‘I was just starting as a public health director when virus hit’

An interview with Matt Tyrer, Director of Public Health, Cheshire East Council

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This is part of a series of interviews with public health directors, published on 30 March 2021.

Dr Matt Tyrer was just over a year into his first job as a public health consultant when he became acting director of public health for Cheshire East Council – within six months he was thrust into the Covid pandemic. 
 
“My predecessor had a fantastic opportunity to leave her role to pursue her dream of travelling the world. I had stood in for her briefly earlier in the year and so the council leadership suggested I step into the acting role for six months. The idea behind this was to gain further experience whilst I considered whether  I wanted to apply for it. 
 
“That, of course, got pushed back because by then we were at the start of the pandemic. I remember coming back from two weeks off just before the schools were returning following half-term and the situation escalated.  
 
“It was when things really started changing. It became clear it was spreading through communities. It could not be managed by public health teams alone and I realised I was in a pandemic.” 
 
‘I received some wonderful support’
 
One of the problems Dr Tyrer faced when the pandemic started was he had no permanent public health consultants. His vacant post was unable to be filled and the other consultant post became vacant.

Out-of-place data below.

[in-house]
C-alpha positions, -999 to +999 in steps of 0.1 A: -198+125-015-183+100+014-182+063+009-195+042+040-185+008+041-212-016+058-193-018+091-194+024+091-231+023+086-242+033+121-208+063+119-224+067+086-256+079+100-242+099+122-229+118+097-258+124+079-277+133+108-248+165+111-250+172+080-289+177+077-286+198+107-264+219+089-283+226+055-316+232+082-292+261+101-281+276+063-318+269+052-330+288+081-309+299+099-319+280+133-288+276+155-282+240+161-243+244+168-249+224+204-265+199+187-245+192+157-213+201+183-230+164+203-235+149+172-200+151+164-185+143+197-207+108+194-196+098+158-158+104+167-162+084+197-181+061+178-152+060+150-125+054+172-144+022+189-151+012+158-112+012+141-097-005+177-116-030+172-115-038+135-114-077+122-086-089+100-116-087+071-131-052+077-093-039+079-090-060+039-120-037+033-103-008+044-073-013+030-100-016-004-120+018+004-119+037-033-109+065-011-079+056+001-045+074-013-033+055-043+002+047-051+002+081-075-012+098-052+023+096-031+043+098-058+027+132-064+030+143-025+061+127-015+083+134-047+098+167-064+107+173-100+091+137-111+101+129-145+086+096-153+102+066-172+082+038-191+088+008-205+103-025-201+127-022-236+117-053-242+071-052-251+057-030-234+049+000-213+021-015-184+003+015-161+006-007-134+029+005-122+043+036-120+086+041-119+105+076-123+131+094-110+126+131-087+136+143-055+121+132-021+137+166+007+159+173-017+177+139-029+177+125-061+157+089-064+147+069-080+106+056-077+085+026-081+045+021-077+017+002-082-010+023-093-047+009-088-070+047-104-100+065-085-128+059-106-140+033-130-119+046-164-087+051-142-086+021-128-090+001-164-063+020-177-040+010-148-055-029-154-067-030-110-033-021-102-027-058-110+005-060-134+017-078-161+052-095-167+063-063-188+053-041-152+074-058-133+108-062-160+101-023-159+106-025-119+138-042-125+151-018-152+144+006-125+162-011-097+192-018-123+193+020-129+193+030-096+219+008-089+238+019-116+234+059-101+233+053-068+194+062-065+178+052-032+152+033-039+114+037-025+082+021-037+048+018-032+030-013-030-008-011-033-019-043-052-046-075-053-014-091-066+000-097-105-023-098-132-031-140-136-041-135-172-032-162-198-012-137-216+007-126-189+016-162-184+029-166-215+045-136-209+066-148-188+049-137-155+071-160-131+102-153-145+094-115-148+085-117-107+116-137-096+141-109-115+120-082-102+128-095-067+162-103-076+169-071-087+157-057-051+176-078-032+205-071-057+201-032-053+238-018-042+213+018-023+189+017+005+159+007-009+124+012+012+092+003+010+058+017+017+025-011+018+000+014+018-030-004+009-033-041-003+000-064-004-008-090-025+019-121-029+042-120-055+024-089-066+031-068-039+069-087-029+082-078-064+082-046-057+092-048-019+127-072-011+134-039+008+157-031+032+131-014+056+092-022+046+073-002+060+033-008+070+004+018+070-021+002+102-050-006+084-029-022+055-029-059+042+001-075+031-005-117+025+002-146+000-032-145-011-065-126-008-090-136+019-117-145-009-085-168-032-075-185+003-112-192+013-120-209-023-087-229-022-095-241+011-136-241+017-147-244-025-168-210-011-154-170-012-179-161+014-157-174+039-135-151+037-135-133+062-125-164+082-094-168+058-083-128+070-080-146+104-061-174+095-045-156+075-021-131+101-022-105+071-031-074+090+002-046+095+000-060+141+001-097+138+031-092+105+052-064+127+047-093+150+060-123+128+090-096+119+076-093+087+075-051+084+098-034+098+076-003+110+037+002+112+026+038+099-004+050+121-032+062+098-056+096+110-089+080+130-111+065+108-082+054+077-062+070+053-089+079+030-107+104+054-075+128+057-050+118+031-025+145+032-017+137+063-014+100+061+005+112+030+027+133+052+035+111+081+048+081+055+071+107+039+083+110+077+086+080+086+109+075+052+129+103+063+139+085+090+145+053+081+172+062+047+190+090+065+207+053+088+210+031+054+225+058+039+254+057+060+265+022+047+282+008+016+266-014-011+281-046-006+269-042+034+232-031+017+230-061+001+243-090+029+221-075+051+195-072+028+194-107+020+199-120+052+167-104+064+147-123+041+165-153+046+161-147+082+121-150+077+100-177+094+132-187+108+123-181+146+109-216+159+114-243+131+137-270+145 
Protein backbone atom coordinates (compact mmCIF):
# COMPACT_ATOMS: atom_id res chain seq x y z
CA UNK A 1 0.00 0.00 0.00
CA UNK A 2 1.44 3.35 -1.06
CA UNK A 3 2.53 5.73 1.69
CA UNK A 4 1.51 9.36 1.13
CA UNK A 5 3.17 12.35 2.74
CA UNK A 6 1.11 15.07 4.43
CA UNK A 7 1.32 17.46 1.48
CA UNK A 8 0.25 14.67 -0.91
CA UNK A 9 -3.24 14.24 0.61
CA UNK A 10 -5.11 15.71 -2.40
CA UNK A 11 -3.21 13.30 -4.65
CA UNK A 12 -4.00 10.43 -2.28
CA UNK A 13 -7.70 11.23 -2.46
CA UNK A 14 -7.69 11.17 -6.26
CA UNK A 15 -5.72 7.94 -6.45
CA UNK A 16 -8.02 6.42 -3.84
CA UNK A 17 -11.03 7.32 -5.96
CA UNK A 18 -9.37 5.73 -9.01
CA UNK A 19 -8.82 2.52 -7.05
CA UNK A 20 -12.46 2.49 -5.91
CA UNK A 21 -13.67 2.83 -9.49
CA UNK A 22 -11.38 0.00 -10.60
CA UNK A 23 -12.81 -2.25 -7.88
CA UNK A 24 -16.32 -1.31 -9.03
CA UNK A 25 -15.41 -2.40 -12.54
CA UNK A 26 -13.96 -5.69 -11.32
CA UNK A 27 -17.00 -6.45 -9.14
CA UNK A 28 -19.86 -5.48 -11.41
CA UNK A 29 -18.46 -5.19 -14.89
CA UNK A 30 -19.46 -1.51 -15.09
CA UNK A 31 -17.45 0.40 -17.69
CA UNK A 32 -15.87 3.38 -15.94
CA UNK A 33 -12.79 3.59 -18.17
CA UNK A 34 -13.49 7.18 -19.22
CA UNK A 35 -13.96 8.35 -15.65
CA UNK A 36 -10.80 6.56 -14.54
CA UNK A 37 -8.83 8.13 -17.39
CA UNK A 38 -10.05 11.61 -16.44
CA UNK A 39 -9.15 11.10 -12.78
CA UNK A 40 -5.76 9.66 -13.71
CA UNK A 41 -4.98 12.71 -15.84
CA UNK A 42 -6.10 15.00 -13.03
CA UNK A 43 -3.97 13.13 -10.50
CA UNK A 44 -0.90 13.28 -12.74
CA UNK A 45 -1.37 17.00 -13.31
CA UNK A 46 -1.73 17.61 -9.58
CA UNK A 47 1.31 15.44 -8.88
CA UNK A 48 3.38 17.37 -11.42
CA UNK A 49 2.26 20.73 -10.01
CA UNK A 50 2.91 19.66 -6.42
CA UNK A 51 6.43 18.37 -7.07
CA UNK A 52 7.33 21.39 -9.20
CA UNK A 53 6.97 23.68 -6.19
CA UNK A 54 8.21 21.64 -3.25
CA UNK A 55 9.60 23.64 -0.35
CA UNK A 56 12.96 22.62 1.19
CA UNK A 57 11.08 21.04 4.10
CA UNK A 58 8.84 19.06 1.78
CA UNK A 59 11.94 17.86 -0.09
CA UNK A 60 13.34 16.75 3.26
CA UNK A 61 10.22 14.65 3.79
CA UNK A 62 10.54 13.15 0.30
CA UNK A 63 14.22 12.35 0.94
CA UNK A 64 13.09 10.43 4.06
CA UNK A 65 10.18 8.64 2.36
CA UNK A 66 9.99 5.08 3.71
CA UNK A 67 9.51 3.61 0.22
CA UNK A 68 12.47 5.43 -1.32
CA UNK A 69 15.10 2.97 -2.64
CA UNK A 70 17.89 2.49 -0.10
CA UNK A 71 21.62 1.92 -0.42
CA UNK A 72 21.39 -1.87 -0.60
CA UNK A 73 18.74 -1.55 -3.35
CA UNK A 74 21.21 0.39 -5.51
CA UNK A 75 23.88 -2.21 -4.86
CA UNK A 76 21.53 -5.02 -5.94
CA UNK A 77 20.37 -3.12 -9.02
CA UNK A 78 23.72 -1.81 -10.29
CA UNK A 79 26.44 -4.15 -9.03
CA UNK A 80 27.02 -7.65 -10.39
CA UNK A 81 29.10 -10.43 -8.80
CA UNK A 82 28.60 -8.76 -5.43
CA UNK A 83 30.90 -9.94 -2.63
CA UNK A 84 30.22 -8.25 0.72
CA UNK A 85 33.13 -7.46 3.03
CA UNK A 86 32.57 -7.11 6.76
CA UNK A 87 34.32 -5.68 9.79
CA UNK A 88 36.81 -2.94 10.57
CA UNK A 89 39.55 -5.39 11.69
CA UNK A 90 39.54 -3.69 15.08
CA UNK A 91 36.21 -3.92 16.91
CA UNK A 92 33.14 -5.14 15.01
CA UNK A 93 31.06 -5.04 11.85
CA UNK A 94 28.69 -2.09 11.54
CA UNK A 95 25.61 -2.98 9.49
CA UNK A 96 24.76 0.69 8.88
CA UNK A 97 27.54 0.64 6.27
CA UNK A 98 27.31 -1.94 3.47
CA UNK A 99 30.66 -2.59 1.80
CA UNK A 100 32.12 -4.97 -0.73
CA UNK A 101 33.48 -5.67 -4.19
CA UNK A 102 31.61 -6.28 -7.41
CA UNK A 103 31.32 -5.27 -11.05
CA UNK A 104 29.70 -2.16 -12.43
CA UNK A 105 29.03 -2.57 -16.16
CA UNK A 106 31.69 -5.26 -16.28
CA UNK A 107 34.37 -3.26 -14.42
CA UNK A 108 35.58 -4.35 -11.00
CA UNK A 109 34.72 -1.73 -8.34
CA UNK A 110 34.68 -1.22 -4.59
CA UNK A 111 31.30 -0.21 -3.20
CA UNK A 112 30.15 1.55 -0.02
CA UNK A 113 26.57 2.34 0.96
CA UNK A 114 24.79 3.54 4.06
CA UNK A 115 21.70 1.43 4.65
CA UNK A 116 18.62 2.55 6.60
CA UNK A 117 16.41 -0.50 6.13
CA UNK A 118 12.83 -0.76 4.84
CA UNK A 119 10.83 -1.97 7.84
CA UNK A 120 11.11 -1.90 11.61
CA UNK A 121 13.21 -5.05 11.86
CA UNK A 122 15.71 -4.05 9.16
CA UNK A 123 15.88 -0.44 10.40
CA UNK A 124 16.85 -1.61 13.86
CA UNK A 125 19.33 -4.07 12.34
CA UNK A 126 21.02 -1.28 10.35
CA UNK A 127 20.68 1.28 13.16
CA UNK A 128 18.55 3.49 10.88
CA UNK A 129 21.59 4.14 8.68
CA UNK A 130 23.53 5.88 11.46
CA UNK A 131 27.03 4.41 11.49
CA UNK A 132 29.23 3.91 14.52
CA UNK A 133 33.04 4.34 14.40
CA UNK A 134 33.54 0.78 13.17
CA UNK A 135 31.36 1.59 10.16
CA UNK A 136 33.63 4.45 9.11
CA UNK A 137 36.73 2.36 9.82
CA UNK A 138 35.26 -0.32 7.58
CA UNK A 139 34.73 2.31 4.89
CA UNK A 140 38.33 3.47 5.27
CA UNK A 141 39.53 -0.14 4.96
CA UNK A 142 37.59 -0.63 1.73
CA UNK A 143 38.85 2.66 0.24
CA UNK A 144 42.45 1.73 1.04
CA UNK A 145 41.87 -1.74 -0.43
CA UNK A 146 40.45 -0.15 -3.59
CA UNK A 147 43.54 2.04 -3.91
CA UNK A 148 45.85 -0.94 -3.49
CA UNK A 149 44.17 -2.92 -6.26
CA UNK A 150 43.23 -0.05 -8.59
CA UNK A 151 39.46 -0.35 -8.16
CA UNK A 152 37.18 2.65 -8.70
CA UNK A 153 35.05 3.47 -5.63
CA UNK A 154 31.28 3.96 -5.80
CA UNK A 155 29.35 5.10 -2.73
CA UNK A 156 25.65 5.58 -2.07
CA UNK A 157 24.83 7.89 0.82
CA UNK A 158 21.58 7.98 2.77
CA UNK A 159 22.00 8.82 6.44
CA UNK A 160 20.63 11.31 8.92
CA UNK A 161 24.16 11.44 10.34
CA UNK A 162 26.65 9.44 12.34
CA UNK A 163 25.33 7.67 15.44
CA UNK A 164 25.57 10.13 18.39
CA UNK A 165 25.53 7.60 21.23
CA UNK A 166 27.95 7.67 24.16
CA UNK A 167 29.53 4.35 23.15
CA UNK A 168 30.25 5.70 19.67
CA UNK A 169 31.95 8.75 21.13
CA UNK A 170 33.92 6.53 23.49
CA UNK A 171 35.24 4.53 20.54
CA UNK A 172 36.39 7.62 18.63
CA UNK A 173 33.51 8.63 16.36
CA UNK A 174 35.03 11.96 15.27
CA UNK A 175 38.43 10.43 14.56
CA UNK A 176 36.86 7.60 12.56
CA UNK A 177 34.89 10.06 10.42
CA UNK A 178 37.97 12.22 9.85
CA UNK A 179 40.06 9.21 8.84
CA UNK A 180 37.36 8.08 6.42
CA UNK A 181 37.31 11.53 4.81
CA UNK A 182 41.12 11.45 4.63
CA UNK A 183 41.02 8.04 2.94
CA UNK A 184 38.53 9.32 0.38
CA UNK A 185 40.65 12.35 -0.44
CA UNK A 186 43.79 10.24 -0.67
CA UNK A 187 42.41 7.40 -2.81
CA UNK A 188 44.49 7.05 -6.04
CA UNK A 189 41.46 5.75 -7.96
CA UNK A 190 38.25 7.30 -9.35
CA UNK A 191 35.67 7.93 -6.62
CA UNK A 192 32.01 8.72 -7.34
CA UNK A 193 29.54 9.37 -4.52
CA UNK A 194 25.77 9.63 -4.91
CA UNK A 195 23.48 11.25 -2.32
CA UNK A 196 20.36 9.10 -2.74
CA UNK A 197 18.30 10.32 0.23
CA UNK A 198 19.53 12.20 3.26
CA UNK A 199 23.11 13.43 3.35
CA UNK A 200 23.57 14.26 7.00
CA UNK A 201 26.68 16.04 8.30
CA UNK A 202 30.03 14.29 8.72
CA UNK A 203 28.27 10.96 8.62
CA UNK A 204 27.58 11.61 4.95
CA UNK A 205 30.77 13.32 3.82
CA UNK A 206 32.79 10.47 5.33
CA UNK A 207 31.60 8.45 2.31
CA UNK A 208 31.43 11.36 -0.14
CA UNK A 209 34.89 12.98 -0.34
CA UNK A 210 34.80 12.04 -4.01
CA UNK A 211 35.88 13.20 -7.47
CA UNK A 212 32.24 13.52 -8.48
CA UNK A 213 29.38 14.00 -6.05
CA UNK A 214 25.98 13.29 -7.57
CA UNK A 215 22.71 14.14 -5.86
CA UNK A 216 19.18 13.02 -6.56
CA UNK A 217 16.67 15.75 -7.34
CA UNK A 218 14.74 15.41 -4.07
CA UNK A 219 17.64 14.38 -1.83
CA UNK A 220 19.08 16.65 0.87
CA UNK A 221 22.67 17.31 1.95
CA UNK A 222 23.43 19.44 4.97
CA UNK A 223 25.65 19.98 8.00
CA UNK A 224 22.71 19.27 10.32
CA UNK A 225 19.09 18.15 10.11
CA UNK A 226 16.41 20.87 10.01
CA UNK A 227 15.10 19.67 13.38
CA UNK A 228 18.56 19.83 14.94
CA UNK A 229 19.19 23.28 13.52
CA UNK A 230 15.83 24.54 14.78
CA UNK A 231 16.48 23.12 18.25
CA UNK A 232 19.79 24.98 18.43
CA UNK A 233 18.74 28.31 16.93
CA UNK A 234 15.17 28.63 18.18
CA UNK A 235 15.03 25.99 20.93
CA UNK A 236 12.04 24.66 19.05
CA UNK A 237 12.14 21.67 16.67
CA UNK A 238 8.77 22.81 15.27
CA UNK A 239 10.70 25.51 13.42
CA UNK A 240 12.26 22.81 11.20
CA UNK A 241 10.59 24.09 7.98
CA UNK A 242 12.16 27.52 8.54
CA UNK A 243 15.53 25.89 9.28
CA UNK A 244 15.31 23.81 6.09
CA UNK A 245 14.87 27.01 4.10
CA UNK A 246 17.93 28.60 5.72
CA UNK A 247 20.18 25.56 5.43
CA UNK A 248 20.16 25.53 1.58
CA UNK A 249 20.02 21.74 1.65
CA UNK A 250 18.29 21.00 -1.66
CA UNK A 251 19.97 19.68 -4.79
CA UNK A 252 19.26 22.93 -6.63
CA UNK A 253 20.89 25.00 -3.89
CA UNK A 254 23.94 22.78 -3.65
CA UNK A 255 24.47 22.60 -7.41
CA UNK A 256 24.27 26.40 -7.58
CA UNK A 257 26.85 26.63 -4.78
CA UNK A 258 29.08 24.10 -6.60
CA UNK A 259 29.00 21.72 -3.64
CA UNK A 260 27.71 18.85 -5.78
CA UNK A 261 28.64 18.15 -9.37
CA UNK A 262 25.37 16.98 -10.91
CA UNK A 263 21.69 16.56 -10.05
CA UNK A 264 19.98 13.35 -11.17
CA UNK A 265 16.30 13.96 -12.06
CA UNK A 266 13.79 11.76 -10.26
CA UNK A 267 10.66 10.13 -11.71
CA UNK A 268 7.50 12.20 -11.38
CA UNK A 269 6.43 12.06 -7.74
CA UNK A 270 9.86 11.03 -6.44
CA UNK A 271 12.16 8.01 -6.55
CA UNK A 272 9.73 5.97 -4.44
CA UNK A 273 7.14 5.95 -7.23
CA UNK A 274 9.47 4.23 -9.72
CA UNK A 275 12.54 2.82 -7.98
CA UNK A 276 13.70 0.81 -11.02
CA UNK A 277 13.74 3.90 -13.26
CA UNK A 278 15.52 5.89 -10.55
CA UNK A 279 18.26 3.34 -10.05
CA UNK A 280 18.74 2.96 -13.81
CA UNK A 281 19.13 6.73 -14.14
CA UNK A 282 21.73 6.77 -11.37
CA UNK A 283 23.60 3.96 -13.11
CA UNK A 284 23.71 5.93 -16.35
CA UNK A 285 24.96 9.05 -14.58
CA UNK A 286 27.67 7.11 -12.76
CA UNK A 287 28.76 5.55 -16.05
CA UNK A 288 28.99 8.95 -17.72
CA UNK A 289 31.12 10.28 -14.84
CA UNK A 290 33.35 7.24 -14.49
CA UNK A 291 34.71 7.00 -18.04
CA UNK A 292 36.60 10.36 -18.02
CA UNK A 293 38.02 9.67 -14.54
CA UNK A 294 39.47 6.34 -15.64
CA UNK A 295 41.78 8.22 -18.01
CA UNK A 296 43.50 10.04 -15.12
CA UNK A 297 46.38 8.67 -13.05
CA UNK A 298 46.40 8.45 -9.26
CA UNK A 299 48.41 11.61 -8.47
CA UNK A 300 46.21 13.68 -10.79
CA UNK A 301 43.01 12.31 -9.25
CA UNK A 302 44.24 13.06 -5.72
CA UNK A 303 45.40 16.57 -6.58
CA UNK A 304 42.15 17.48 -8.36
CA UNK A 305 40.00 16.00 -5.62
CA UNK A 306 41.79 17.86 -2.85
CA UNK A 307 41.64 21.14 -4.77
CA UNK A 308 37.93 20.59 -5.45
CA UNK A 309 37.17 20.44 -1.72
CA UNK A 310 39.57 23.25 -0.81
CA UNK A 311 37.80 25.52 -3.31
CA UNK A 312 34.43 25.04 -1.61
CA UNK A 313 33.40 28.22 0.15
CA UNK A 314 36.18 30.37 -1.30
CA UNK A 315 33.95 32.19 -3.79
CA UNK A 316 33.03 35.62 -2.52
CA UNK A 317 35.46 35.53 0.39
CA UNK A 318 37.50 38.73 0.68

“We were a lean team and had to bring people in. I had got Rod Thomson, a former director of public health in Shropshire in. He had been doing some mentoring with me earlier in the year as he lives in the county. He is still with me today. He has been a great source of advice, support and camaraderie. I have really valued his insight, support and hard work over the past year. 
 
One of the first steps Dr Tyrer took was setting up a number of operational cells covering a range of key emergency response areas. This response model is still being used in Cheshire East and now incorporates recovery. “We pulled in extra staff from HR and social care. Everyone pulled together. The support I have received from all quarters has been wonderful. 
 
“We had an early case across the border in Derbyshire – I invited myself to one of their meetings to do what I could to learn how we could best respond as a system. Looking back now, it happened so quickly. We didn’t have time to think. It is now clear that in those early days what we were seeing was just the tip of the iceberg. 
 
“You plan for pandemics. You do exercises - I learnt about Swine Flu, SARS and MERS in my training. But nothing can prepare you for what has happened in the past year.
 
“In those early days I remember being really tired, exhausted. We were having an emergency meeting at 8am every morning and working late. The move to remote working actually helped in terms of the commute - at least initially - but it is isolating. 

“A new chief executive started early in the pandemic – I had to get to know her, build up a relationship and develop trust online.  We had also just had a change in political leadership so there had been lots of change. I am pleased to say how well we work as a team and how positive the relationships between officers in the council and with our elected members.”

‘My mental health suffered’